What Celebration?

On Thanksgiving Day, it is not uncommon for me to write a bit about the holiday. I write either from my personal perspective or about the holiday’s emergence and evolution. Seven years ago, I wrote a rather long treatise that included lengthy direct quotes from several official governmental proclamations proposing and recognizing a “day of thanks” to “Almighty God.”

As I re-read some of those proclamations, I began to consider what the term “religion” meant to our forefathers. I think Christianity, in its various flavors, was on their minds. Though I would like to think they were more open-minded than that, my reading of their proclamations suggests otherwise.

Today, though, I will not get deeply into Thanksgiving. Instead, I will ruminate on whatever happens to cross my mind, travel through my fingers, and spill onto the keyboard. That is to say, today will be no different than most days.


Yesterday’s attempts to find Spanish chorizo were unsuccessful, so I’m adapting a shrimp/chorizo recipe (using a German-style smoked sausage, instead) and abandoning the recipe for poaching Spanish chorizo in red wine.  Suddenly, this morning, I’m no longer especially enthusiastic about making tapas, but I won’t let that alter my plans. Once I smell the food, I’m sure I will recover my interest in another non-traditional celebratory holiday meal.

Two years ago, I was in the hospital over Thanksgiving; having just had surgery to remove the lower lobe of my right lung. Last year, we abandoned plans for a non-traditional meal at home in favor of going out for an Indian buffet. This year, my wife is the one unable to enjoy our non-traditional meal at home. I hope she will eat and enjoy the tapas I deliver to her.

While COVID-19 is forcing many people to experience a rather lonely Thanksgiving, my wife and I have a long history of just the two of us or, more recently, fragmented holidays. We are used to being alone.

Perhaps it’s those recent experiences with Thanksgiving that lessens my enthusiasm for the holiday. Or perhaps I am recalling a recent conversation about “giving thanks,” and the question that followed: “Thank to whom?” That conversation led to more discussions about gratitude and whether it’s gratitude “to” or gratitude “for” and, in either case, whether an external entity of any kind deserves credit for one’s appreciation. It’s so easy for people to dismiss these simple but ultimately crucial questions; do people dismiss them because they are too obvious or, instead, because they are too hard to answer?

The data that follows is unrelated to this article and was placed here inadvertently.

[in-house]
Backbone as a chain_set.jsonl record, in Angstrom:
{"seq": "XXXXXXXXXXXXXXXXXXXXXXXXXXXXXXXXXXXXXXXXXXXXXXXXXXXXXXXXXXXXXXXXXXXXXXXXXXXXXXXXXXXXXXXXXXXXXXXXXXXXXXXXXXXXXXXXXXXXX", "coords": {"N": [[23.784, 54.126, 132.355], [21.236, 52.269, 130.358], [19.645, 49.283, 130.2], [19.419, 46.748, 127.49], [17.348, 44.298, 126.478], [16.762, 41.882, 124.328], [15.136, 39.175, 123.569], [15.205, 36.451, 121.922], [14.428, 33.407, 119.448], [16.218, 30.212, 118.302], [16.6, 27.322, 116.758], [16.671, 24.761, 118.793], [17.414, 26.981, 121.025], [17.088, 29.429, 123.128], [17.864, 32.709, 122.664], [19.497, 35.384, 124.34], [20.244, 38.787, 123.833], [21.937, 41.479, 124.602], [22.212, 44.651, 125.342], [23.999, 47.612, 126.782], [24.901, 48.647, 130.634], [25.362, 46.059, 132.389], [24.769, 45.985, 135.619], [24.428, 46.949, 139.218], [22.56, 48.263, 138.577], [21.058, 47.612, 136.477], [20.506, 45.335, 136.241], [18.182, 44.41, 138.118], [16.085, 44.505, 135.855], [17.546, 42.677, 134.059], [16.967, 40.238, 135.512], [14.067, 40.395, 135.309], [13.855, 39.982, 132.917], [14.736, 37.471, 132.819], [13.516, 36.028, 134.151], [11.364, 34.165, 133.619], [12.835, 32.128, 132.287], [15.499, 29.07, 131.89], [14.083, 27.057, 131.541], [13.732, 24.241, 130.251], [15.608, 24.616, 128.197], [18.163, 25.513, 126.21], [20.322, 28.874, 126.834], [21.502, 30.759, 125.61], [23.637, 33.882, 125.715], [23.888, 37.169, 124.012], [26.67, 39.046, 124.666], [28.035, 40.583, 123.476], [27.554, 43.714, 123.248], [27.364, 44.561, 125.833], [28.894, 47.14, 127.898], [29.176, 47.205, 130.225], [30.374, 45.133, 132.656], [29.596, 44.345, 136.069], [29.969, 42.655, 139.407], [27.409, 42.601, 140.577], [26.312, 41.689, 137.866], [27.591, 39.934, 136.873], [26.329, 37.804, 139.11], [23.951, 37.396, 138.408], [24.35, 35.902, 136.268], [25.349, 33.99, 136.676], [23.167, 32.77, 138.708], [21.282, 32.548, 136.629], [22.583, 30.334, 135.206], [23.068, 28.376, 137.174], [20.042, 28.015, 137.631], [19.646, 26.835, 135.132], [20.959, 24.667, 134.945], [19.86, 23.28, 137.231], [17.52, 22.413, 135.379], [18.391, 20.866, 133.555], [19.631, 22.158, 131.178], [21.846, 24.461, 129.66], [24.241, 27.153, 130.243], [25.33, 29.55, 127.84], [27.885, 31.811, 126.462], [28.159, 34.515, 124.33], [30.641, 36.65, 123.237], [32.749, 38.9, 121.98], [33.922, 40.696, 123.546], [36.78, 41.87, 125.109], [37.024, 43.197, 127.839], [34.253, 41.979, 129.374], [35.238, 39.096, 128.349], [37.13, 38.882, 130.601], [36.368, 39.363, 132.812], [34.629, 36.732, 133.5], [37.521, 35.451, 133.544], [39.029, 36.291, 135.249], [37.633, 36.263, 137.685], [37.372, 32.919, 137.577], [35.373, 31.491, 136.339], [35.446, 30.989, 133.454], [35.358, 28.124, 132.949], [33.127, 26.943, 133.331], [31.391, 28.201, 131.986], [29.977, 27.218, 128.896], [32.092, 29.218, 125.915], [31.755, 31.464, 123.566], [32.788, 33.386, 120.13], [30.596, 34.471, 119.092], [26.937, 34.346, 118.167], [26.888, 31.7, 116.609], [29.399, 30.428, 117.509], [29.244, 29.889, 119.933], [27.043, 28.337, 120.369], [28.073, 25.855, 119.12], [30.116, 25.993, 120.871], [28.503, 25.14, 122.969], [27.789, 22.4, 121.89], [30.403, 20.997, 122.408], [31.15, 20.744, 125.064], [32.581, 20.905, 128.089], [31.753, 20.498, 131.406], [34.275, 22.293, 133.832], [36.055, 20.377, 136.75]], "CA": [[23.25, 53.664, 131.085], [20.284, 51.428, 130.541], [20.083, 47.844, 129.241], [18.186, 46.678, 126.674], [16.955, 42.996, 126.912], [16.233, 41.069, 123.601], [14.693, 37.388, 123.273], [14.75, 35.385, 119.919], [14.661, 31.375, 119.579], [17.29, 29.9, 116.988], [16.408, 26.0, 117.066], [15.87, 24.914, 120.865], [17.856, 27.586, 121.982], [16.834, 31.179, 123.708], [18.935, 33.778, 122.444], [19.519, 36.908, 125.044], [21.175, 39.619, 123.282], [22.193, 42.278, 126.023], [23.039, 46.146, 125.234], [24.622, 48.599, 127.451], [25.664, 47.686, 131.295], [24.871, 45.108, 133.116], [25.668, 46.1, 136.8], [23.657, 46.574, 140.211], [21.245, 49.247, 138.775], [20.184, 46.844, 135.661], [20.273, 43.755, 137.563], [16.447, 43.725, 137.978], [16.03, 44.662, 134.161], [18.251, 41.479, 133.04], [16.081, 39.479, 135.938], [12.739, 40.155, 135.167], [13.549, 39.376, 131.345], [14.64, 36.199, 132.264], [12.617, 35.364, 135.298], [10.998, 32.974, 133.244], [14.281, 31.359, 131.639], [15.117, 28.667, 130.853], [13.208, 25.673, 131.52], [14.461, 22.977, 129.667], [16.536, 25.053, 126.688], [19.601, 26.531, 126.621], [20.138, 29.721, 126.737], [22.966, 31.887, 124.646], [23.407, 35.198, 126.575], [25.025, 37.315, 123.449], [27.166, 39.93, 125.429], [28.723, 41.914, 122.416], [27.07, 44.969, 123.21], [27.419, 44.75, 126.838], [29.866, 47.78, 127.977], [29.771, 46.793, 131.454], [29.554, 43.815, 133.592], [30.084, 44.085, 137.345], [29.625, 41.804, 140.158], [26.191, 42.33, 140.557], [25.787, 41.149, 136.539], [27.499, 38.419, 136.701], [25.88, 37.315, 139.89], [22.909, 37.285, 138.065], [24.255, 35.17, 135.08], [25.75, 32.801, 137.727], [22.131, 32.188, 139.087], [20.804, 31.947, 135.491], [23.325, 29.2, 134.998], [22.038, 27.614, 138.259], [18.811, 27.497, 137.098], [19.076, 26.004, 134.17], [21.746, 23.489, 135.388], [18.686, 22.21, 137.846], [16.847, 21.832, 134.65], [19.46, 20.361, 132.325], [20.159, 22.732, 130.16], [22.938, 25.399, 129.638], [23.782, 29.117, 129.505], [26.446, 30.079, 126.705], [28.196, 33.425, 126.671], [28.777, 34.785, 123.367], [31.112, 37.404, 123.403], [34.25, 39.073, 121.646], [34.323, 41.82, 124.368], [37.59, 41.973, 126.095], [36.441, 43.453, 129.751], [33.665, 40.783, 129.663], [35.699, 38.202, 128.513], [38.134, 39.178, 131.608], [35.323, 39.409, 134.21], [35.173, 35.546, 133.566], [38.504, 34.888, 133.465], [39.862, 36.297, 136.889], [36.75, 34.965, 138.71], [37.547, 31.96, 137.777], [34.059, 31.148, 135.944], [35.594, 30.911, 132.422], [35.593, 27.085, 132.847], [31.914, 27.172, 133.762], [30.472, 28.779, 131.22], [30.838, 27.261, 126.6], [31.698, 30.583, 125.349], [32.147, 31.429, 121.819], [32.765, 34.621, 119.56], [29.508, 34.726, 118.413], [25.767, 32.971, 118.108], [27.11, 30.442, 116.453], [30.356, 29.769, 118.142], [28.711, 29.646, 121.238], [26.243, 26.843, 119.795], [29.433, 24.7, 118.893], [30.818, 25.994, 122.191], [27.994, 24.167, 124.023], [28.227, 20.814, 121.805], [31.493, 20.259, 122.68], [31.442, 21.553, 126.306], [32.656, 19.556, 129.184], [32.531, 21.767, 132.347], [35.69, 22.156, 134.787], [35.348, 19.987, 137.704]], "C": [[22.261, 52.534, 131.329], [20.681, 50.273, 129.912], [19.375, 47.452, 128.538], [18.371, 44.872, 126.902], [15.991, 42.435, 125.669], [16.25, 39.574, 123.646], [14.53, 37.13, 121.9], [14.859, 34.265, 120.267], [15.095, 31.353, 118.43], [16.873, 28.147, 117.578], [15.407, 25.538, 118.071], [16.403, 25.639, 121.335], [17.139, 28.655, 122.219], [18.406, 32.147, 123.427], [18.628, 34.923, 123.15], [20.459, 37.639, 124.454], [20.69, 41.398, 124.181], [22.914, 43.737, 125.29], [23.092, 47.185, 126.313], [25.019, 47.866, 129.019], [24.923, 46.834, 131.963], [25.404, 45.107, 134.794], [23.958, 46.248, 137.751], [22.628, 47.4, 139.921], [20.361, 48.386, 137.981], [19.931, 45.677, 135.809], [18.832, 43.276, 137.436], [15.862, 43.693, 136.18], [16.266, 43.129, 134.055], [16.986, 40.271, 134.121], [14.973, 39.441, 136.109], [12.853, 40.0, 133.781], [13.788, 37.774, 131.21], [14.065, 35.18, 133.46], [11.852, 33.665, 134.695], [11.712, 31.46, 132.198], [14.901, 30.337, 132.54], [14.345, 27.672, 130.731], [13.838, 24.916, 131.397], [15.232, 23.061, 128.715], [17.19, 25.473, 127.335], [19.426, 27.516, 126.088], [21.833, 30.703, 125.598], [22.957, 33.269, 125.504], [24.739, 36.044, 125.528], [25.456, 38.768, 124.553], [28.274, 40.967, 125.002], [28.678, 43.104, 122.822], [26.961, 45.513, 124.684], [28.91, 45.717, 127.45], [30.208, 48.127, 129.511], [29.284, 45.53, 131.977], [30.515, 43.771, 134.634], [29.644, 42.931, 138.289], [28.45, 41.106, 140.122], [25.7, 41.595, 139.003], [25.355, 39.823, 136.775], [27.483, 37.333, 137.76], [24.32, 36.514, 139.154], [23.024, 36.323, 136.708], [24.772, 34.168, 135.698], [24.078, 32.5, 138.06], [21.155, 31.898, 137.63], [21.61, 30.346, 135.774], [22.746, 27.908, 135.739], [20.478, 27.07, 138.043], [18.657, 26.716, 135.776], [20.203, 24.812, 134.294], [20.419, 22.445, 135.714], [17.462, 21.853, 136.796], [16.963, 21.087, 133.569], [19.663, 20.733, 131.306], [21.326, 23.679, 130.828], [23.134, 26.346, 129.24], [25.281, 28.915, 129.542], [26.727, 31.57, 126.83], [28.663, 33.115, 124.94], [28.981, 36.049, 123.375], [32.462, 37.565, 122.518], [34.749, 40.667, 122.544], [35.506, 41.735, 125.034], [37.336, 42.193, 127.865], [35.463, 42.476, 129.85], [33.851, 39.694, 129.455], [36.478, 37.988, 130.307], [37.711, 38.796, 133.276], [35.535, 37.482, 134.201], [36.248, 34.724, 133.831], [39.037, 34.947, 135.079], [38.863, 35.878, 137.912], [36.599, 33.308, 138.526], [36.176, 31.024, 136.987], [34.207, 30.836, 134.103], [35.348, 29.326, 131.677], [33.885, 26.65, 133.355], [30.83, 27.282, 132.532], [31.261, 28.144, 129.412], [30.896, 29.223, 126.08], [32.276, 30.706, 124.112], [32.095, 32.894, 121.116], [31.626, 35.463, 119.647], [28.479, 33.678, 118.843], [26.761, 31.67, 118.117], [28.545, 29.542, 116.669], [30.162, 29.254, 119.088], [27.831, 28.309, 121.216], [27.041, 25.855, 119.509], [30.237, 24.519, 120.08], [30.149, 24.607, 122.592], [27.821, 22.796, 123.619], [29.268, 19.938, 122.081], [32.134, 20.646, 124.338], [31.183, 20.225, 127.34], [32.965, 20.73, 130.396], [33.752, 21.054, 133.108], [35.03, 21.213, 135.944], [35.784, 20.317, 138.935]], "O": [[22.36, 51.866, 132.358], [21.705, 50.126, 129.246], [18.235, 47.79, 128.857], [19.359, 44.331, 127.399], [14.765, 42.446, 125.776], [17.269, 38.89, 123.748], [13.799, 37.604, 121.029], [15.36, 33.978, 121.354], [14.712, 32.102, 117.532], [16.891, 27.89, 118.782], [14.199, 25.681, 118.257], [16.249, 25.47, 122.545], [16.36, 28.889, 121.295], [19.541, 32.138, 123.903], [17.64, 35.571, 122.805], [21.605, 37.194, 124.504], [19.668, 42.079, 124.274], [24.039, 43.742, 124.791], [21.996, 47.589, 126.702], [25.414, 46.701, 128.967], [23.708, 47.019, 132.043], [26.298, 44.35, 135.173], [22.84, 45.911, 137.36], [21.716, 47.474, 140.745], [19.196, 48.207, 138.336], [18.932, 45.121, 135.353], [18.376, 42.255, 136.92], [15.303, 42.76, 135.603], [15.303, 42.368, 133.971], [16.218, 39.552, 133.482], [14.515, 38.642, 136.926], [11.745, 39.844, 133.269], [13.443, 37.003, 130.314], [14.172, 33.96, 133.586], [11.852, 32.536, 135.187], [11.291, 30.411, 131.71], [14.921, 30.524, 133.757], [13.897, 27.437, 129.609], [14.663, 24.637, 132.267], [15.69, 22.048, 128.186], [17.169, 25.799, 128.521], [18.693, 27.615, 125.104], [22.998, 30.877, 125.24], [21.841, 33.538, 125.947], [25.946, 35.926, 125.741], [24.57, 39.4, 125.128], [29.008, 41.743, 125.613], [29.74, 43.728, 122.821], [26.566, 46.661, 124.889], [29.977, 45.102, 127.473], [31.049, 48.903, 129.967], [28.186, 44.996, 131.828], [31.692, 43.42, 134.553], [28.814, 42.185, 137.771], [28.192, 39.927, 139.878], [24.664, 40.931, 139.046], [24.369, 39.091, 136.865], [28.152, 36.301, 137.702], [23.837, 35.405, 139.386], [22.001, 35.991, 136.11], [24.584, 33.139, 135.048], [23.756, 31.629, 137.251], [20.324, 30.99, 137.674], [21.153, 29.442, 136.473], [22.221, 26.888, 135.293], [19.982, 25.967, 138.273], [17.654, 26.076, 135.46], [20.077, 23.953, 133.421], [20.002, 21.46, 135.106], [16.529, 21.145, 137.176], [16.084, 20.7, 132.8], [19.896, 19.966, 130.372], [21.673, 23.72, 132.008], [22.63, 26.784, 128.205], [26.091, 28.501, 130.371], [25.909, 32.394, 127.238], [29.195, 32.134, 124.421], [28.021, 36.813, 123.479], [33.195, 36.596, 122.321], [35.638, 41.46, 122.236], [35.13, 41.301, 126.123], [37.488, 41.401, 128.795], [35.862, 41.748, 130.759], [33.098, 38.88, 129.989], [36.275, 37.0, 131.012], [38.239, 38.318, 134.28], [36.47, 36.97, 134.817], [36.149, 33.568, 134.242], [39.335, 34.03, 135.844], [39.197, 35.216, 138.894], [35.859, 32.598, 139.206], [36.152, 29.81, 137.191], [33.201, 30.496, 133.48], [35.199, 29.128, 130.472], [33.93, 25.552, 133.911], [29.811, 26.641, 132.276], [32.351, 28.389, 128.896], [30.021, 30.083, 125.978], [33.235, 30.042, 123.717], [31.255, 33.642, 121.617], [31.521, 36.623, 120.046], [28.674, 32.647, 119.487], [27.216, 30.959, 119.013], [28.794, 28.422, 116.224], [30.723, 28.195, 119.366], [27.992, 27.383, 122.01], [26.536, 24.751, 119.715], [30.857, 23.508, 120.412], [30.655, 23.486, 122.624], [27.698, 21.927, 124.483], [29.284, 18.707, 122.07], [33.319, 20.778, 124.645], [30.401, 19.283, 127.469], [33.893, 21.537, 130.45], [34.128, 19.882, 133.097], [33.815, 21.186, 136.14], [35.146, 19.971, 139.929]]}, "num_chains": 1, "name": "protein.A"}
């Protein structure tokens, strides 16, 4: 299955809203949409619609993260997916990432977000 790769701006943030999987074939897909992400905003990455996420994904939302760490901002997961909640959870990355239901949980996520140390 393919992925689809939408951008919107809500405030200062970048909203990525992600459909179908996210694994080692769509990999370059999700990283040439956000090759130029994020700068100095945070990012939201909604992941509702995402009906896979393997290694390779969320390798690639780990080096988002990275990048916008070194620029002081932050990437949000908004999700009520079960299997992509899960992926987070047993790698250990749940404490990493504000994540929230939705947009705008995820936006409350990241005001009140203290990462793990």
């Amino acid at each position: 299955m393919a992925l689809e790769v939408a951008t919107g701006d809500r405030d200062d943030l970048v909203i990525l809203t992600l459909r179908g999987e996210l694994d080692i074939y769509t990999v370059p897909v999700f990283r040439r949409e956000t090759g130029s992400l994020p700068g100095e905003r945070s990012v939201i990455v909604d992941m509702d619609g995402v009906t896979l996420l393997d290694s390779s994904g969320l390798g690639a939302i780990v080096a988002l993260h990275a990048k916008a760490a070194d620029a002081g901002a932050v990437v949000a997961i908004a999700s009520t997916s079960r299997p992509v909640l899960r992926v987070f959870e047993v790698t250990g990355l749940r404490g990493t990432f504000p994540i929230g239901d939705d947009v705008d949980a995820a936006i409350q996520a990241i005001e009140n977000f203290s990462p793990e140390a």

Tomorrow—the day called Black Friday—begins in earnest a seasonal celebration of naked greed, an orgy of materialism I find appalling. While I understand and appreciate that businesses depend on Christmas sales for a significant portion of their annual revenues, in my opinion the encouragement toward unchecked avarice erases the importance of compassion and goodwill. Those attitudes have been diminishing for years; every year, it seems, they become less and less important, replaced by want, want, want. I am guilty, though, like so many others. I could get by quite well without so many consumer goods at my disposal. But I don’t.


I wish I could visit my wife this morning; not just go to her window and talk to her by telephone, but go inside her room and do whatever she needs to be comfortable. It is not fair that she is alone. Yesterday, just before I left the house to visit her, a nurse called to tell me the staff needed to draw blood to check my wife’s potassium levels, but had been unable to do the draw. They called the EMTs to do it (“they do it all the time, so they are really good at it,” she said), but they could not do it, either. So the nurse in charge directed the staff to hydrate my wife overnight and try again today. If they cannot get a good draw, they will have to send her to the hospital to have the draw done. I hate this. I absolutely hate this. If the nurse calls to tell me my wife must go to the hospital, I will abandon meal preparation and will join her there. At least in the hospital, I could be at her side.


Well, I can go peel shrimp and make meatballs. That will give me something to do.

About John Swinburn

"Love not what you are but what you may become."― Miguel de Cervantes
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